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I need to expand my internal IP range. Using 192.168.101.xx now and have run out of fixed and DHCP addresses. How do I increase my range on a working network without an outage?

Posted on 2008-10-15
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Last Modified: 2010-04-21
I am using a Windows 2000 server doing DHCP and DNS in an Active Domain environment.  I want to add a new 2003 Server and open my IP range to allow 192.168.102.xx and 192.168.103.xx ranges.  Where do I start and can I do this without buying a router.  I have a switch that is L2 and L3 but don't know much about VLANs or how to set one up.  Current subnet mask is 255.255.255.0 as you might suspect.  Any good suggestions for a new guy on the block?
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by:razorwoods
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You just want both of these /24's to be visible on your flat network ?

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by:that1guy15
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All you need to do is change your mask in the DHCP setting to 255.255.252.0. This will expand your subnet to 192.168.102.1 - 192.168.103.254. You will then also need to update the subnet mask on all statically assigned servers since DHCP will not change those automatically.

Thats it all computers within that range will be able to communicate with each other. You will also need to change the mask on all network equipment too.
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by:lausengdn
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If you don't need to keep them apart you can change your subnet mask to 255.255.0.0
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by:jjmartineziii
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that1guy15 is correct. You may want to look into configuring the switch and using VLANs because you may start to see performance decreases due to an increased broadcast domain.
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by:securedreams_hotmail_com
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I have a HP 5406 switch and it talks about VLANs but I don't understand how that will work.  I still want my 192.168.101 devices to work but want to add the other ranges too.
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by:exx1976
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VLANs are not necessary on a network that size.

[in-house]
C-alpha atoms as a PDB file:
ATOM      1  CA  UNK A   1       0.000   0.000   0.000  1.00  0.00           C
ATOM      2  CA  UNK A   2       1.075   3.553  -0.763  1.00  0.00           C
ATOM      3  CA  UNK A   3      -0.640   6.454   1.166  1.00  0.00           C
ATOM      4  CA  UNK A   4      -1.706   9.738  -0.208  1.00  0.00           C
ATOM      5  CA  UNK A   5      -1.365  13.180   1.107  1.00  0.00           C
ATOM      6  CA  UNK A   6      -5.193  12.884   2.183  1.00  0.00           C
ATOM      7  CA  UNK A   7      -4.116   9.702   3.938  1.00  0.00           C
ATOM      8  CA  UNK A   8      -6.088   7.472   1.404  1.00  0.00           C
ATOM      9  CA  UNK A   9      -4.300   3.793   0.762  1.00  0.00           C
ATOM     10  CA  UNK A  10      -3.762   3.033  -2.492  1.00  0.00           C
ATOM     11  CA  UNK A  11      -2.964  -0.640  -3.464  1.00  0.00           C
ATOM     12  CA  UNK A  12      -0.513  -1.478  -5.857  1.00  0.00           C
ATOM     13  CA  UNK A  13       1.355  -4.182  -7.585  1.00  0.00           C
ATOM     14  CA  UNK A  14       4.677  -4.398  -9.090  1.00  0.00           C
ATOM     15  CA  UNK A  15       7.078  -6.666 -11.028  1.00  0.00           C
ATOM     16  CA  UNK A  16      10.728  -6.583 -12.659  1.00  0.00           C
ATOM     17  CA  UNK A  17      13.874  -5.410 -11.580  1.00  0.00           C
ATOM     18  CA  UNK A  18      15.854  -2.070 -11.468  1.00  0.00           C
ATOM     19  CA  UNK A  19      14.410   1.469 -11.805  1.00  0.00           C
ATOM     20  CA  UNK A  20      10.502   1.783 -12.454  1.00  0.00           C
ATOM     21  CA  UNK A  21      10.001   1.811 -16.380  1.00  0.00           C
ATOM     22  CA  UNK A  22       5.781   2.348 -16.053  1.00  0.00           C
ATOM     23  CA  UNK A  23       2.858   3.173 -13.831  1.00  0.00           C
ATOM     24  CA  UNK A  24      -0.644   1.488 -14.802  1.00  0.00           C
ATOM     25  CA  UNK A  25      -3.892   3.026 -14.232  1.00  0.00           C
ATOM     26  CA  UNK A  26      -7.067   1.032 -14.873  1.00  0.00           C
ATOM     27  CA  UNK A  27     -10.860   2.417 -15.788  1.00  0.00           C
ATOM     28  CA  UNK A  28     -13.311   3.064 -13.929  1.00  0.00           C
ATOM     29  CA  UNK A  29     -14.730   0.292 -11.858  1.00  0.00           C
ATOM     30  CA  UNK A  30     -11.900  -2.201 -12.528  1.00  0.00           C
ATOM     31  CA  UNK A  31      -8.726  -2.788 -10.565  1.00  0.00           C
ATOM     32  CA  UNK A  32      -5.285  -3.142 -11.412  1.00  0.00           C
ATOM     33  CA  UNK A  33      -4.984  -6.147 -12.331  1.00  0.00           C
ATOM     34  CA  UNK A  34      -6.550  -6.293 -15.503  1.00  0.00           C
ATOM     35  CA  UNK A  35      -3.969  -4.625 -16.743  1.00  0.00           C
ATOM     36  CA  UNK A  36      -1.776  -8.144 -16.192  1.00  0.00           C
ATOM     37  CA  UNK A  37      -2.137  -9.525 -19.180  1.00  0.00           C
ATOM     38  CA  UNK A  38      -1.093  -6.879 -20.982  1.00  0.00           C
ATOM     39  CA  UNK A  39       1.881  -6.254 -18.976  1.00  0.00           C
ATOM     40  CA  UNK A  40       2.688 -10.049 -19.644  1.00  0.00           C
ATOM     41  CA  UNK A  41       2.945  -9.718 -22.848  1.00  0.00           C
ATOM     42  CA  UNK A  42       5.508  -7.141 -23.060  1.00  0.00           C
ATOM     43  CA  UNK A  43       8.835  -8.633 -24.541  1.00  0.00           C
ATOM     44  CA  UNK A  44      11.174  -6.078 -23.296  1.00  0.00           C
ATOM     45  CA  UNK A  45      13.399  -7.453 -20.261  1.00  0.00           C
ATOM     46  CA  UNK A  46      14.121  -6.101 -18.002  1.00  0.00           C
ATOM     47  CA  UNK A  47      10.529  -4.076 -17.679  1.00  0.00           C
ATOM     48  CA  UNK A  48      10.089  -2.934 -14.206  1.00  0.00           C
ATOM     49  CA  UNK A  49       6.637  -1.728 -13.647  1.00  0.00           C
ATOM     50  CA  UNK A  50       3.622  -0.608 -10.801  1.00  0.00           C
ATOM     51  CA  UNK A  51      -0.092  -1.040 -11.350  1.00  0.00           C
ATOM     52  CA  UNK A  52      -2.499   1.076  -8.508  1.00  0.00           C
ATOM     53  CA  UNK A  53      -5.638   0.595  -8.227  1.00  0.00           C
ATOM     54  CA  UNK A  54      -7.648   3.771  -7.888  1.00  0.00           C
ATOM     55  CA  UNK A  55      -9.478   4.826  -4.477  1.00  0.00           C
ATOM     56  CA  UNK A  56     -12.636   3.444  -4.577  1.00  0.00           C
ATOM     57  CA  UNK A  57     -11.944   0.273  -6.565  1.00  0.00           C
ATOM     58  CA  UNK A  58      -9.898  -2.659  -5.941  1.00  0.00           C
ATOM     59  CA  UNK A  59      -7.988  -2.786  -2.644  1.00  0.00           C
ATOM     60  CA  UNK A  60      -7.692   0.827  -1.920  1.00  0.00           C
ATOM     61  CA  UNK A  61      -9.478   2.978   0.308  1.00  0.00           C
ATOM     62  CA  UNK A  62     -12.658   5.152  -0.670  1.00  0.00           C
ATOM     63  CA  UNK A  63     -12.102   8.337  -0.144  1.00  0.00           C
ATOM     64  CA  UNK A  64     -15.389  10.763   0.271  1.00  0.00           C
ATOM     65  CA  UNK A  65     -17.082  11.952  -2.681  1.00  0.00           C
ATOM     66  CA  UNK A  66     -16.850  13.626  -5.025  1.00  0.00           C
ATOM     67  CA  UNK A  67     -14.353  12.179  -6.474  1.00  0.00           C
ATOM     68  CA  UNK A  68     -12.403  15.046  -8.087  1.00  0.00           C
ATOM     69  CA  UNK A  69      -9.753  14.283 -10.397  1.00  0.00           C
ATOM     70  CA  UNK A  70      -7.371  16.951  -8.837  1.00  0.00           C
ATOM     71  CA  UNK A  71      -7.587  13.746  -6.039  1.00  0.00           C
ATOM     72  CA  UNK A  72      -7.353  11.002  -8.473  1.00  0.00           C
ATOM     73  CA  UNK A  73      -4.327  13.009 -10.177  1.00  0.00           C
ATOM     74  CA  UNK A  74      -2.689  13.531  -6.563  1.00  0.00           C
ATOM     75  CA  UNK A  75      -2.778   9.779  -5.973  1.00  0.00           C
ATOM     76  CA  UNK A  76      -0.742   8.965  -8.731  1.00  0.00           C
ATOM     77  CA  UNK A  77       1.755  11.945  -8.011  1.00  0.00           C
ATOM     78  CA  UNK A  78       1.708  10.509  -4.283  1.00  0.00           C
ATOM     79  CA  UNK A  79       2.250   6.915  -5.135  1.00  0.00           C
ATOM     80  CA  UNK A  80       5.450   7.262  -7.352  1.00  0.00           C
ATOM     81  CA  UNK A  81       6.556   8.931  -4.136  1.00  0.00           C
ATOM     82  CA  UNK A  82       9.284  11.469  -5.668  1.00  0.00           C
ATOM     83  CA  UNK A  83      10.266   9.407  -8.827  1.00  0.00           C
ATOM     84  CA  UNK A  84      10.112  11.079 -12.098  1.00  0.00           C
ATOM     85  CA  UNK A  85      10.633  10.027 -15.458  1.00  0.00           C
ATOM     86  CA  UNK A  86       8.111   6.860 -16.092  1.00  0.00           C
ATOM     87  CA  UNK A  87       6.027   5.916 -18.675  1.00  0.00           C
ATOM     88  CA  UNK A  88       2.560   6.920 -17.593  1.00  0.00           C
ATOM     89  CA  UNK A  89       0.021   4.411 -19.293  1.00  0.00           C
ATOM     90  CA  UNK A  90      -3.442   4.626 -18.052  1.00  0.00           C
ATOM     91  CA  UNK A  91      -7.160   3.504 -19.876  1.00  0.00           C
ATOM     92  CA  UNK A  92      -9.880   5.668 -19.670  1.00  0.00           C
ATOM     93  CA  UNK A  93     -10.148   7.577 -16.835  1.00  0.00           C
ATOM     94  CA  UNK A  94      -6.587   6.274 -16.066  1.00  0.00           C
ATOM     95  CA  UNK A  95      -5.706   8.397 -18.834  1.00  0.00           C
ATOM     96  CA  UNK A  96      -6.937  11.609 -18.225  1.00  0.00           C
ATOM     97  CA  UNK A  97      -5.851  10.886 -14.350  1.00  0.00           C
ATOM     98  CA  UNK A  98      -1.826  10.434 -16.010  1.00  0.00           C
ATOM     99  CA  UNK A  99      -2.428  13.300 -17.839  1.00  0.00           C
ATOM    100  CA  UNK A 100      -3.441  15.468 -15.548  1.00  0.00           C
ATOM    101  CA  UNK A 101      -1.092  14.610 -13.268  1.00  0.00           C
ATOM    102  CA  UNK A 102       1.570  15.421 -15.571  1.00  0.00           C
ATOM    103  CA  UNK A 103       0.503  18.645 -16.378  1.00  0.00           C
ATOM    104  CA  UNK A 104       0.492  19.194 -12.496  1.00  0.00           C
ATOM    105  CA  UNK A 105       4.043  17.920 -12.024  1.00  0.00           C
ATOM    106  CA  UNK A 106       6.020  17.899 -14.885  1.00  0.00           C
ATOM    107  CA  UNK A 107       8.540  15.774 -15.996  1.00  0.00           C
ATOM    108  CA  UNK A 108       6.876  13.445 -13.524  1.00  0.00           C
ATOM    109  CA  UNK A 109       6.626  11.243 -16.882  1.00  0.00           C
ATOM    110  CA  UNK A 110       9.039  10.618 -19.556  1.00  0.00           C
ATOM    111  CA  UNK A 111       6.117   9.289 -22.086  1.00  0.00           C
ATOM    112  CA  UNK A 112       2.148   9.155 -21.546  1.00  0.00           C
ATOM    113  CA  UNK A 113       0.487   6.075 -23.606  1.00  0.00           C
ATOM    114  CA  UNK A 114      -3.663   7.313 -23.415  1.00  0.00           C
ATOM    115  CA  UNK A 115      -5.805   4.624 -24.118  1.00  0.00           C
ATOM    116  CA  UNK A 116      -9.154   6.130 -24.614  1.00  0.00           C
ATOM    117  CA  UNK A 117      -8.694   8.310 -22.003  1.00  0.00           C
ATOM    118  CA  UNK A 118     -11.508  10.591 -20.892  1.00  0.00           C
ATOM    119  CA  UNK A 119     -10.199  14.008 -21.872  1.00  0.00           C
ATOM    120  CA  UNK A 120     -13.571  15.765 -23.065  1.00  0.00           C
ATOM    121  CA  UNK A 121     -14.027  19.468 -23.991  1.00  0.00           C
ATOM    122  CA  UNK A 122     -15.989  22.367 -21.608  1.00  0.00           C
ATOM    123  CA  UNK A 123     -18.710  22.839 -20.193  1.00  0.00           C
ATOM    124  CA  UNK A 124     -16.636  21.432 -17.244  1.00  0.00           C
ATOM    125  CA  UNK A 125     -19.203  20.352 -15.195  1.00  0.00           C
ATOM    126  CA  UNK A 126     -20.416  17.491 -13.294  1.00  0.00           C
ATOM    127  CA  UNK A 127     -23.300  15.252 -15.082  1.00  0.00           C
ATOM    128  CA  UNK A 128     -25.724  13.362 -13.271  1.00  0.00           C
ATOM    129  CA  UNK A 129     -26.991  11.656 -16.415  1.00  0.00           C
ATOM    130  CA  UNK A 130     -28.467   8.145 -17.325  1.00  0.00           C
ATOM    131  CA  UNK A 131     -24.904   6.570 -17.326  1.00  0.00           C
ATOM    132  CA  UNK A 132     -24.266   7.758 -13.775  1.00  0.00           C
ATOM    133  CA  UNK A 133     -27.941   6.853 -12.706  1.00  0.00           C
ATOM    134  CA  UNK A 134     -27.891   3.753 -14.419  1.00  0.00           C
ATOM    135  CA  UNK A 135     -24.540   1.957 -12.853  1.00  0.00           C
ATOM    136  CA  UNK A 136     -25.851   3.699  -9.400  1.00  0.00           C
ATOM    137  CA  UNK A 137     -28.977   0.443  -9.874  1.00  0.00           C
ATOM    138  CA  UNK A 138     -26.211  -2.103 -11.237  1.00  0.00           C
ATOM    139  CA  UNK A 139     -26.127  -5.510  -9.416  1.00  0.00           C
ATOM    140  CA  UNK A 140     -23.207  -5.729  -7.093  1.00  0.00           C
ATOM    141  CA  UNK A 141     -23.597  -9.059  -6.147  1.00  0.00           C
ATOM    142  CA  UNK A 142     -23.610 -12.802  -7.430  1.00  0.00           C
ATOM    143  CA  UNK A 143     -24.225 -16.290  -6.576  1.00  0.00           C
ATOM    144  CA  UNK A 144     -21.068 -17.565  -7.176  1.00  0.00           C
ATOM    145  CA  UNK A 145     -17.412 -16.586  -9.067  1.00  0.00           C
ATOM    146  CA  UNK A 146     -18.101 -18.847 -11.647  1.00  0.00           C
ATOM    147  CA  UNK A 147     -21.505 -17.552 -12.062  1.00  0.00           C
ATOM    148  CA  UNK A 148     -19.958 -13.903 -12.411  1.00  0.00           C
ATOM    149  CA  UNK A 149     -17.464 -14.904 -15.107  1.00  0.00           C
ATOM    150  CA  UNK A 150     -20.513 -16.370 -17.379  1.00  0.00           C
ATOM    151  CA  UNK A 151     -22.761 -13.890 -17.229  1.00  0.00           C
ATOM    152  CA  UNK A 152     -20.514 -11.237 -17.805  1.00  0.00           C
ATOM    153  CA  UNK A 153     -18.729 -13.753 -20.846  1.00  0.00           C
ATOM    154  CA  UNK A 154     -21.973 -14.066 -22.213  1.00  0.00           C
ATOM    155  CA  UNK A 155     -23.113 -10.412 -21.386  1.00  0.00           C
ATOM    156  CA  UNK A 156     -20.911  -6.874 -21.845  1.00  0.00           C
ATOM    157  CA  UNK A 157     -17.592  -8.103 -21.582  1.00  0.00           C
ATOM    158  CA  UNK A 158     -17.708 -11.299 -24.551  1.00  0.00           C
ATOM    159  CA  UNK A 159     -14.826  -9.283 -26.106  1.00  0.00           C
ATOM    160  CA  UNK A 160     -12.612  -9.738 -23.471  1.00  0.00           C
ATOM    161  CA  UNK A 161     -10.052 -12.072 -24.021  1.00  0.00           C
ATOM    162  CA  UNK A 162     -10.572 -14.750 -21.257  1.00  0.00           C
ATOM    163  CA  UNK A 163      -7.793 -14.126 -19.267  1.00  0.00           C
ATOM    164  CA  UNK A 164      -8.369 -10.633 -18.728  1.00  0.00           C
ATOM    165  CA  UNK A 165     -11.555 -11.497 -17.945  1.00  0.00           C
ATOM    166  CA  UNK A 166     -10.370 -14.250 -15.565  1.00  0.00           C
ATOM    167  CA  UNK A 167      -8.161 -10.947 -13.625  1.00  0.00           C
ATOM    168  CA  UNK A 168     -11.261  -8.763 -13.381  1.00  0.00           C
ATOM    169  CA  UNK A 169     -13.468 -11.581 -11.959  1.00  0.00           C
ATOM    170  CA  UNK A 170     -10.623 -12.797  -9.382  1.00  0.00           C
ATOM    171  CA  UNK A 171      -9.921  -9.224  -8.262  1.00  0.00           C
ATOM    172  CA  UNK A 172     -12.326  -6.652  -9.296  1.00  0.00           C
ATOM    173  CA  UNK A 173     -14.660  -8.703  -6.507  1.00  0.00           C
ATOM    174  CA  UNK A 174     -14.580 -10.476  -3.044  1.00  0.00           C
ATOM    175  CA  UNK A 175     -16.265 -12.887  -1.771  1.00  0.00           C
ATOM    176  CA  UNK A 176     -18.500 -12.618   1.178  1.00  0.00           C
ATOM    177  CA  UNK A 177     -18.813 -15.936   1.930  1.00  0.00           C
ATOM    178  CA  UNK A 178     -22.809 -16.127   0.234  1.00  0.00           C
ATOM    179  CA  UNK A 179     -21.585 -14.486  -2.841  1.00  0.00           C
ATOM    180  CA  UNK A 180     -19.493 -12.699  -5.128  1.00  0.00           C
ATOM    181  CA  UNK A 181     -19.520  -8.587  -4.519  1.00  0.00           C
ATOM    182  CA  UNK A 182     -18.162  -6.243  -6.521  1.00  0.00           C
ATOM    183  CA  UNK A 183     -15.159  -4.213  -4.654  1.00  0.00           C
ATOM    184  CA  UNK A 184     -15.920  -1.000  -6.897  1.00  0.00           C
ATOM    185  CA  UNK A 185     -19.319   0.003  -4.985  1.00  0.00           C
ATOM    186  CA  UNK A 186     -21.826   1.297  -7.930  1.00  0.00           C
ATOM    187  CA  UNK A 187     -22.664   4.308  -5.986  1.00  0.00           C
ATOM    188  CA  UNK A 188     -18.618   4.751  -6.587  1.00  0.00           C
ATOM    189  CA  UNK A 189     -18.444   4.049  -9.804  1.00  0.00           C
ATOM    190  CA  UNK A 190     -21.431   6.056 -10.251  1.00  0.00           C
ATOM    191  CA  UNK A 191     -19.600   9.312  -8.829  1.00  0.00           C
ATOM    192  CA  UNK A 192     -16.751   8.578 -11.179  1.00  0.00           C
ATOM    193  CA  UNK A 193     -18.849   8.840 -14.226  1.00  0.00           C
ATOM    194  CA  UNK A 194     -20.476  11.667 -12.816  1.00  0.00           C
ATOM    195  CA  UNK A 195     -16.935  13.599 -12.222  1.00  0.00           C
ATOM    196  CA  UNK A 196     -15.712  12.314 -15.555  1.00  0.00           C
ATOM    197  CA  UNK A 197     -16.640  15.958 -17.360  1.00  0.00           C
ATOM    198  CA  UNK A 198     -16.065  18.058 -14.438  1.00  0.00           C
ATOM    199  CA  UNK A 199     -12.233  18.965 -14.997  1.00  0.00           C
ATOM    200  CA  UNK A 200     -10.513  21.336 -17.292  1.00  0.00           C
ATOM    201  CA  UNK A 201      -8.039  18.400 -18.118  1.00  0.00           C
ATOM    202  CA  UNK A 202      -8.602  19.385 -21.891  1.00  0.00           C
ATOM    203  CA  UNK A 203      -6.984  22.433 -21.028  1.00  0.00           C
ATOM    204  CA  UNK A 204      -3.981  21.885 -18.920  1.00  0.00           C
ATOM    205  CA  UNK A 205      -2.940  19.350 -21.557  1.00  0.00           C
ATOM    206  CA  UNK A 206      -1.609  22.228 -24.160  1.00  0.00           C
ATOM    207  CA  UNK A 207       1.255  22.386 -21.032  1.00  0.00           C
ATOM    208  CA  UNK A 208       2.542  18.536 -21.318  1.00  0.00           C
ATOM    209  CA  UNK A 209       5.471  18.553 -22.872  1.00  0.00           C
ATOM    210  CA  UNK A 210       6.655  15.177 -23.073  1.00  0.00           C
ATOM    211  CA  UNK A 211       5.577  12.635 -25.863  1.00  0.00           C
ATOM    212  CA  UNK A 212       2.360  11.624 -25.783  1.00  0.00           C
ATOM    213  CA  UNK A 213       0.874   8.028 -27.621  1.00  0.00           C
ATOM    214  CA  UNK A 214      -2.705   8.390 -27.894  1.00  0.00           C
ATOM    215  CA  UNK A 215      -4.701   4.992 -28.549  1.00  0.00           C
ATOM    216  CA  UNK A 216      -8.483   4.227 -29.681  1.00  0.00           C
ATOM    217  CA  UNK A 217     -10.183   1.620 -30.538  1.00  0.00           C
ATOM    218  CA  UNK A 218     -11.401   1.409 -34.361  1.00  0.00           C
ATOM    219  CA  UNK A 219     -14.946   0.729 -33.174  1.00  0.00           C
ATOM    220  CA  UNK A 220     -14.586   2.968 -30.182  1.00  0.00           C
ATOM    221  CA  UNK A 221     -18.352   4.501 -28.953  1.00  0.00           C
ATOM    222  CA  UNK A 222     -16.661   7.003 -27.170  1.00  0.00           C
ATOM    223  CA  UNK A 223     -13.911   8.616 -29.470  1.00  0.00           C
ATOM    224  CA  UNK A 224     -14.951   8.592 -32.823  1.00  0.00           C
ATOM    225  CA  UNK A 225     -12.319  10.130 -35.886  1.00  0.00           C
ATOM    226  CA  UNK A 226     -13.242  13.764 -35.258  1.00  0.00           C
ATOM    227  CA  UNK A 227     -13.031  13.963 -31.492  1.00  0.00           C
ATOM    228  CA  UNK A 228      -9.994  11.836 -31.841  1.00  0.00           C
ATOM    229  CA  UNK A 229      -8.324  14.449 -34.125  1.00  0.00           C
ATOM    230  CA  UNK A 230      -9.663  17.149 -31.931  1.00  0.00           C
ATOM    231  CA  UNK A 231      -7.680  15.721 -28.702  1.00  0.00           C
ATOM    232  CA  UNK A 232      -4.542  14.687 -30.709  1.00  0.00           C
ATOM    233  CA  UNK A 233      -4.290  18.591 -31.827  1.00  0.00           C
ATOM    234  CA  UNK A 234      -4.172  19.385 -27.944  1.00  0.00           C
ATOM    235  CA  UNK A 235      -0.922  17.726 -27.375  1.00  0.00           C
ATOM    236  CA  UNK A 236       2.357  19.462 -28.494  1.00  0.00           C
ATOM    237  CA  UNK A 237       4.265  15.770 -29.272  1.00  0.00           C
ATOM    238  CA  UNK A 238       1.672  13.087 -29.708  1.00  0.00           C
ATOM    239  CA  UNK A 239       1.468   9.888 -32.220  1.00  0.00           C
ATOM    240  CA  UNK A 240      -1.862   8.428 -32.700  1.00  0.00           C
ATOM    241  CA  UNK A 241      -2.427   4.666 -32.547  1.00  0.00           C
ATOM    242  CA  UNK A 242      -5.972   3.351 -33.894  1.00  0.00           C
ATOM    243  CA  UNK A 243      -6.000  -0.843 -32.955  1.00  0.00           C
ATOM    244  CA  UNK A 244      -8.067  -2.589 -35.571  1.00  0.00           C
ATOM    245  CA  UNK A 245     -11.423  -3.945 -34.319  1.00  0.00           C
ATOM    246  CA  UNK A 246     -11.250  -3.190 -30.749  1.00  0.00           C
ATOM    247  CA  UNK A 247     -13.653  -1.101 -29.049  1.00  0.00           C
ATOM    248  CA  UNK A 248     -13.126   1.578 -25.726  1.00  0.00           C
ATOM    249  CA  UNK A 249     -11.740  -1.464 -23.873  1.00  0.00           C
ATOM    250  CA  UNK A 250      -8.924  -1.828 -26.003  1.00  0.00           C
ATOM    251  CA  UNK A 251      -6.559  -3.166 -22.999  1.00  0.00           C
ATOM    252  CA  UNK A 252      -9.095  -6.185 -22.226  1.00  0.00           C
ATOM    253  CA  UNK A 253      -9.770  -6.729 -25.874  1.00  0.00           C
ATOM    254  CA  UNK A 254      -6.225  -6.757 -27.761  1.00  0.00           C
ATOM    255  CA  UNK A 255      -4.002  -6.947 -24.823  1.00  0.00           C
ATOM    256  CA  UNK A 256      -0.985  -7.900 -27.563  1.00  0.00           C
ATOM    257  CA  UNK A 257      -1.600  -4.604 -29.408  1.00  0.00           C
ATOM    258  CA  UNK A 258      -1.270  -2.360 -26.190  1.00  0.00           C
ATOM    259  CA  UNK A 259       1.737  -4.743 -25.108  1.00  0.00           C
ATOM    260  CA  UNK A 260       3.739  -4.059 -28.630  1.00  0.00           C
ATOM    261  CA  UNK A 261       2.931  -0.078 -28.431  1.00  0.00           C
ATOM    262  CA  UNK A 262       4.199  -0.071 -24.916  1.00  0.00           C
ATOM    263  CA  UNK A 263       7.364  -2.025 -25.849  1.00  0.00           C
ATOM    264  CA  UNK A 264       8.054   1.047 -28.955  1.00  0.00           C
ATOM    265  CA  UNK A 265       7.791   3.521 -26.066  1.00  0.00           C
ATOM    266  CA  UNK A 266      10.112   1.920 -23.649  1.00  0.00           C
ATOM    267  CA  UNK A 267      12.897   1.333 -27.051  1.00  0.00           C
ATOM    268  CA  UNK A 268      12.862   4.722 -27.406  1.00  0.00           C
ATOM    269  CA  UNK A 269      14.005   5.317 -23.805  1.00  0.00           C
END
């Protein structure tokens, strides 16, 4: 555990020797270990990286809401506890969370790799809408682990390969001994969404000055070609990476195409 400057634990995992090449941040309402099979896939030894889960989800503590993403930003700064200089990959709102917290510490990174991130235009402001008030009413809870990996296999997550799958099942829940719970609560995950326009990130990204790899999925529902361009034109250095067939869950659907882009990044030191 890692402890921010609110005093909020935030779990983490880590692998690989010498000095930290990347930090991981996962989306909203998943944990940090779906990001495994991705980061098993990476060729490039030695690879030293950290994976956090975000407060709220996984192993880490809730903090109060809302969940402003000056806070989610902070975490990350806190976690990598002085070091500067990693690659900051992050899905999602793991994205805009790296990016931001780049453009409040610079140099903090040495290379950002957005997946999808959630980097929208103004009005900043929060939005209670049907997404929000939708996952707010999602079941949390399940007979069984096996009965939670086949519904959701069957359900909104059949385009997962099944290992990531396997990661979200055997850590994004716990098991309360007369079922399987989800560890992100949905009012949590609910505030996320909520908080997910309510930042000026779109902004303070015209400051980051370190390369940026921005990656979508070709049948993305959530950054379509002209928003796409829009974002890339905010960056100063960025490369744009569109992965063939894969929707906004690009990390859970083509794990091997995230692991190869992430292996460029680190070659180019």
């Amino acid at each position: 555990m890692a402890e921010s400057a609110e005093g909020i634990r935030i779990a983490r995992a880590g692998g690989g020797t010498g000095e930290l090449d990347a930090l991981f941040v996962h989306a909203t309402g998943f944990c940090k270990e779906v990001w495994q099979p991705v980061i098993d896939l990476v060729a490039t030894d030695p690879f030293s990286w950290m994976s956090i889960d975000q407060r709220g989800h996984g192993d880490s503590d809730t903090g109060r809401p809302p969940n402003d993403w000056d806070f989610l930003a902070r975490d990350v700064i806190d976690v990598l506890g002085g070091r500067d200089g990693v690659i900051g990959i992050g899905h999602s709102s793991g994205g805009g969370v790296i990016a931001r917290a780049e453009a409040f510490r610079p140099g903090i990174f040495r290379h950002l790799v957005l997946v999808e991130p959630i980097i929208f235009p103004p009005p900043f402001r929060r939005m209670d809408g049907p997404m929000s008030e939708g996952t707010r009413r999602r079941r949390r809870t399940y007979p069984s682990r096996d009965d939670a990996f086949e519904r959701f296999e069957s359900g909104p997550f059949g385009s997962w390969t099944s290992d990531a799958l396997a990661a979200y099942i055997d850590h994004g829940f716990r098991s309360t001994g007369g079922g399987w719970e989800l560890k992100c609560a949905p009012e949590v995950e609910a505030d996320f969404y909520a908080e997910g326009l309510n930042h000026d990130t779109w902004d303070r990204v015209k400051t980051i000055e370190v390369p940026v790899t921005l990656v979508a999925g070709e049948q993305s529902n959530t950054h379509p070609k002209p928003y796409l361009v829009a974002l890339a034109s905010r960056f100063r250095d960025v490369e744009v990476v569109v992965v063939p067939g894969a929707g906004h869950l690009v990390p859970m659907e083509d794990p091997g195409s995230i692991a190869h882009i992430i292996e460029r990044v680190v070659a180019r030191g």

that1guy15 almost had it..   You want your netmask to be 255.255.254.0.  255.255.252.0 would give you a network that would span from 192.168.100.0 to 192.168.103.255..


Enjoy!
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by:razorwoods
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Agreed, just change the subnet and you're now broadcasting on the same , thus both ranges will be visible.

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by:that1guy15
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Just by simply changing your mask you will not need to set up vlans. Buy with that many devices on one subnet you might start seeing performance hits.

My suggestion would be to set up two vlans on your network. One for workstations and devices and the other for servers. But you can segregate your network any way you want.

Basically a vlan physically separates your network into separate broadcast domains. Vlans work at layer two. So only devices belonging to a vlan can comunicate with devices on that vlan. Usually vlans are split up by subnets. Like in your case you would have a vlan for the subnet 102 and for the subnet 103.

You will most likley need some communication between your vlans and you can control what is communicated between vlans on your switch.

If you would like help setting up vlans on your switch i can help but I dont work on HP switches often.
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by:that1guy15
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exx1976 thanks for the correction the 252 is a typo.
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by:exx1976